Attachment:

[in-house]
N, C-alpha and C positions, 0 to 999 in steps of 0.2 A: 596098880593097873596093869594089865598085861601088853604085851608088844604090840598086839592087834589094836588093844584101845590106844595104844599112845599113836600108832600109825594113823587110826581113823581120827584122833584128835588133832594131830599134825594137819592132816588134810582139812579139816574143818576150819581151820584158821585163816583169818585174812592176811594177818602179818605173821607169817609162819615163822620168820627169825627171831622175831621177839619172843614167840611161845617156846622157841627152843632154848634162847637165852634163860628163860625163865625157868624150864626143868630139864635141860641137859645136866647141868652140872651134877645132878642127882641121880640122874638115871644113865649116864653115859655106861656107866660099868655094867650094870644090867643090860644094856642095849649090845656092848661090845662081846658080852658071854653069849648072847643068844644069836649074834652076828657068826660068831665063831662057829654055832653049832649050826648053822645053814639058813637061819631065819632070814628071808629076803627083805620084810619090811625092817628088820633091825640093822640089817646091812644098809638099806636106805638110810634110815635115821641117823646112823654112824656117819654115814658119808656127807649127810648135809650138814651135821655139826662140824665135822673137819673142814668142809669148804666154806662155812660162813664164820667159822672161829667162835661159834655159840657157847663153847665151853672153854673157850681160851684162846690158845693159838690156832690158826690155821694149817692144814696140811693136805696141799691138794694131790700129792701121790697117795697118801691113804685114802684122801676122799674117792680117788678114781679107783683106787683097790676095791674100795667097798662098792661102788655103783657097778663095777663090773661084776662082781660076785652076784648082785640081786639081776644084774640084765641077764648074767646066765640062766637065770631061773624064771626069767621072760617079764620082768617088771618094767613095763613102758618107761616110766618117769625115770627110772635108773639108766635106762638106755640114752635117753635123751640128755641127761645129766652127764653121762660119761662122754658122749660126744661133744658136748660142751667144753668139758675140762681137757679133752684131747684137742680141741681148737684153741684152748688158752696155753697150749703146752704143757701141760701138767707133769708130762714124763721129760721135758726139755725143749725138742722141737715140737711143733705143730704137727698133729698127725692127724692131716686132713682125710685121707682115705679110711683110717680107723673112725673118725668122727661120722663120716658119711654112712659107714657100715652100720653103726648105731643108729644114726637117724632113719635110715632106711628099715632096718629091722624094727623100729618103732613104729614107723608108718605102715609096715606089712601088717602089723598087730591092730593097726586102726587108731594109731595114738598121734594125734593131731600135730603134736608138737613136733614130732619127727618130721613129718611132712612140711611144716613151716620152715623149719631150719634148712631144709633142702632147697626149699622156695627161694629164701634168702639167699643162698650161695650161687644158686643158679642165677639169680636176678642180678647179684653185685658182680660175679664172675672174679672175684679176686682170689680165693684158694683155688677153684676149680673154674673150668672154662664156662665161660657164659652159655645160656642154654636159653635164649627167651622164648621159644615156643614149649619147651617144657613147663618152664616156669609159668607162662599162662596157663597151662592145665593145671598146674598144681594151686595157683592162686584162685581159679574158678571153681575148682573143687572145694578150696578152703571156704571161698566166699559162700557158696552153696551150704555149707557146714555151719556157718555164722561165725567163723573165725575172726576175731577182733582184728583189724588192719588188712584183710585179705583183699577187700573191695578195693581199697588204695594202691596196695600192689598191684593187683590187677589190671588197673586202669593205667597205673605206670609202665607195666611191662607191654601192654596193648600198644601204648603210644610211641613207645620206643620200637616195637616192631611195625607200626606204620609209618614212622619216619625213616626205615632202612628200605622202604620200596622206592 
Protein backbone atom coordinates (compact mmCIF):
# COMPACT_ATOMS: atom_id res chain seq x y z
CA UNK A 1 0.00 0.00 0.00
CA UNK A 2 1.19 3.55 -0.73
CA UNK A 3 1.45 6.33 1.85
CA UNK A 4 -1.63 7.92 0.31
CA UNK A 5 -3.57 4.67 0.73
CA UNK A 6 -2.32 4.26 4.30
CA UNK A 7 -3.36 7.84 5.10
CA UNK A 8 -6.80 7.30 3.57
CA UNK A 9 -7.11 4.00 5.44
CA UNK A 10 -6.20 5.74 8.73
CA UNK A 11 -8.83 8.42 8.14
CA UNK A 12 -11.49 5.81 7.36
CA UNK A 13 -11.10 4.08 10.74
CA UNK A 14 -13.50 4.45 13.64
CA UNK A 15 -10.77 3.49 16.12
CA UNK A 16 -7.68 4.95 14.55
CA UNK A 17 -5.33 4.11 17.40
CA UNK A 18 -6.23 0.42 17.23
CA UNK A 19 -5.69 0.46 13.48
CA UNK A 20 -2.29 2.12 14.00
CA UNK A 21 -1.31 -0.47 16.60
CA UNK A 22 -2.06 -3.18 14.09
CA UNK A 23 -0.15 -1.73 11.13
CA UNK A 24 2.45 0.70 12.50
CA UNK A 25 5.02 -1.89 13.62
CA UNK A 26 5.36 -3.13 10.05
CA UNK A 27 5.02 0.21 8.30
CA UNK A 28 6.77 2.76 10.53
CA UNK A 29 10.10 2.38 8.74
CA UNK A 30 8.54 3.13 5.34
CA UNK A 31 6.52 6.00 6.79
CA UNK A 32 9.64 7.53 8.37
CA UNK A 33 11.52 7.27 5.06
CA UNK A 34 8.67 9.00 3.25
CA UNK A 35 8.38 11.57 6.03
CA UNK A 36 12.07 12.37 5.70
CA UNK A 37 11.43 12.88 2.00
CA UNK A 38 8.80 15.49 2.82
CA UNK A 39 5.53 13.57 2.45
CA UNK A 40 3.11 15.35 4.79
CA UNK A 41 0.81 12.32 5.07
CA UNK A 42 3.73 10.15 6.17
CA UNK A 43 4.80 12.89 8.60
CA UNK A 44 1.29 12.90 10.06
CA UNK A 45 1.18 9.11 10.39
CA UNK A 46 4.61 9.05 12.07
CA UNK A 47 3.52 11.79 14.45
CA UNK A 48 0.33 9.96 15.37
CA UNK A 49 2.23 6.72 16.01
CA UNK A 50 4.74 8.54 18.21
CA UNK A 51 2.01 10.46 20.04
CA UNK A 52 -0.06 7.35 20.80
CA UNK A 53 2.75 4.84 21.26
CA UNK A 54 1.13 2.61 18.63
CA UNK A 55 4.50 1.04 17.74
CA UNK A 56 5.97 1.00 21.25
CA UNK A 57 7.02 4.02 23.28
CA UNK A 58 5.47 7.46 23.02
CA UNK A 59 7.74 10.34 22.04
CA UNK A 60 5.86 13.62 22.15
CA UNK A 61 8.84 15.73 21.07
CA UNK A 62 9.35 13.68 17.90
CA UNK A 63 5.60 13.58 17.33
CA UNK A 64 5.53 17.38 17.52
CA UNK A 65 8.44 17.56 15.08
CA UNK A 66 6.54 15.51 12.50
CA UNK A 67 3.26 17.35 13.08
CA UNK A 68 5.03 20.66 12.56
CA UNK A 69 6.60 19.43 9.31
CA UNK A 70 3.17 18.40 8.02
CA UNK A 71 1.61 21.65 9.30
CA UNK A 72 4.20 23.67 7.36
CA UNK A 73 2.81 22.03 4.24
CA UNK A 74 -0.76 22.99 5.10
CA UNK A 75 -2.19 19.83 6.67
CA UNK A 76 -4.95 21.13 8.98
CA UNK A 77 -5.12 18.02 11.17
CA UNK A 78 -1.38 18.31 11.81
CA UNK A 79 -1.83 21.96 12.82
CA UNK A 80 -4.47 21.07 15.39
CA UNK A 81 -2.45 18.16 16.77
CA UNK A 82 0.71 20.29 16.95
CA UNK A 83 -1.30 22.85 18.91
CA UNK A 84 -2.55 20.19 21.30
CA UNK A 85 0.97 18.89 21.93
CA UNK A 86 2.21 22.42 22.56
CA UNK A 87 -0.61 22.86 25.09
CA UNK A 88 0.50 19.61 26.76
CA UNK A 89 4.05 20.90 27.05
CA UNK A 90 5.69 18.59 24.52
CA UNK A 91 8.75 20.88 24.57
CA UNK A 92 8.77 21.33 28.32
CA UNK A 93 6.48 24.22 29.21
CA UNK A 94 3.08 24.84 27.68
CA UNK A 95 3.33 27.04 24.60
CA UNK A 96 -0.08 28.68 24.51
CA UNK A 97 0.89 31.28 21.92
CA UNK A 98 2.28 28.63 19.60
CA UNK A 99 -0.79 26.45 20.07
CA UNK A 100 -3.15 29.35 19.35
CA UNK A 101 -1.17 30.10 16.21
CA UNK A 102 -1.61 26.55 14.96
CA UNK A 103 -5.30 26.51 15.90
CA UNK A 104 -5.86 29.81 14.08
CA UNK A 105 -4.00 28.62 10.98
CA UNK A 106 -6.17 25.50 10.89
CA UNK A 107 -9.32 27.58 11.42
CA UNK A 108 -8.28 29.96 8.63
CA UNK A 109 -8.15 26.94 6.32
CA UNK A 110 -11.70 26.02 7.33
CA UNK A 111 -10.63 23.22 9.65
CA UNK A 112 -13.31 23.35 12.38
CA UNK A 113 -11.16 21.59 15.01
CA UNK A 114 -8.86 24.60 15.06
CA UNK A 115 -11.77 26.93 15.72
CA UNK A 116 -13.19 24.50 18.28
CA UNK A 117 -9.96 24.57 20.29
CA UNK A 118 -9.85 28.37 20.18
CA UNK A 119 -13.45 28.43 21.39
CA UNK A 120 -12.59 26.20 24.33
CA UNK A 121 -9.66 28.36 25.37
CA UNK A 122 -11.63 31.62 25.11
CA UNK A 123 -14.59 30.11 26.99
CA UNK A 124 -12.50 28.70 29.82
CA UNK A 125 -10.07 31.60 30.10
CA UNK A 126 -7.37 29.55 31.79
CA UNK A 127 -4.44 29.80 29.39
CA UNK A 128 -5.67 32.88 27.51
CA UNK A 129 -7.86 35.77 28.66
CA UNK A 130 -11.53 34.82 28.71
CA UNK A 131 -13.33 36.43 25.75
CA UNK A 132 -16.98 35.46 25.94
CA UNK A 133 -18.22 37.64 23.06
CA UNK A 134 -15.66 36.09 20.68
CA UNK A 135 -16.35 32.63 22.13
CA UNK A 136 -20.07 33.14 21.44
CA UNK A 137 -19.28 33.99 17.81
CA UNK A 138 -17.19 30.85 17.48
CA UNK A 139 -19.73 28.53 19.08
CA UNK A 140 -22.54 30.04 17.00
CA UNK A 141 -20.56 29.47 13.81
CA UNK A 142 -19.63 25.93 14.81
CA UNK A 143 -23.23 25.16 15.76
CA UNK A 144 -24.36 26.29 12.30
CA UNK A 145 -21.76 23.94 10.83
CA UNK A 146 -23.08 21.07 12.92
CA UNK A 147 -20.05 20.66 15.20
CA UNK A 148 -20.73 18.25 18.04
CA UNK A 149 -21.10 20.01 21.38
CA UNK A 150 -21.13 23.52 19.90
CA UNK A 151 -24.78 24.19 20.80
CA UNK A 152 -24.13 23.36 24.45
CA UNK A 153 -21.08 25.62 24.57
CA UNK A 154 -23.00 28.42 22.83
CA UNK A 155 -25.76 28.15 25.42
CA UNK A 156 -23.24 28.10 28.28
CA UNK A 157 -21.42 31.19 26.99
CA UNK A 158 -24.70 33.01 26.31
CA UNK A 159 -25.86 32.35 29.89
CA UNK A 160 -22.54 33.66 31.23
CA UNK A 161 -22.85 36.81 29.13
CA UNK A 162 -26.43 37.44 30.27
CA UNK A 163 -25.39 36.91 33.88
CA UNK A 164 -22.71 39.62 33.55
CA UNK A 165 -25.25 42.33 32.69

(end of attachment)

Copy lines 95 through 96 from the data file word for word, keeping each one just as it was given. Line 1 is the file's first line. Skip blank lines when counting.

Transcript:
CA UNK A 91 8.75 20.88 24.57
CA UNK A 92 8.77 21.33 28.32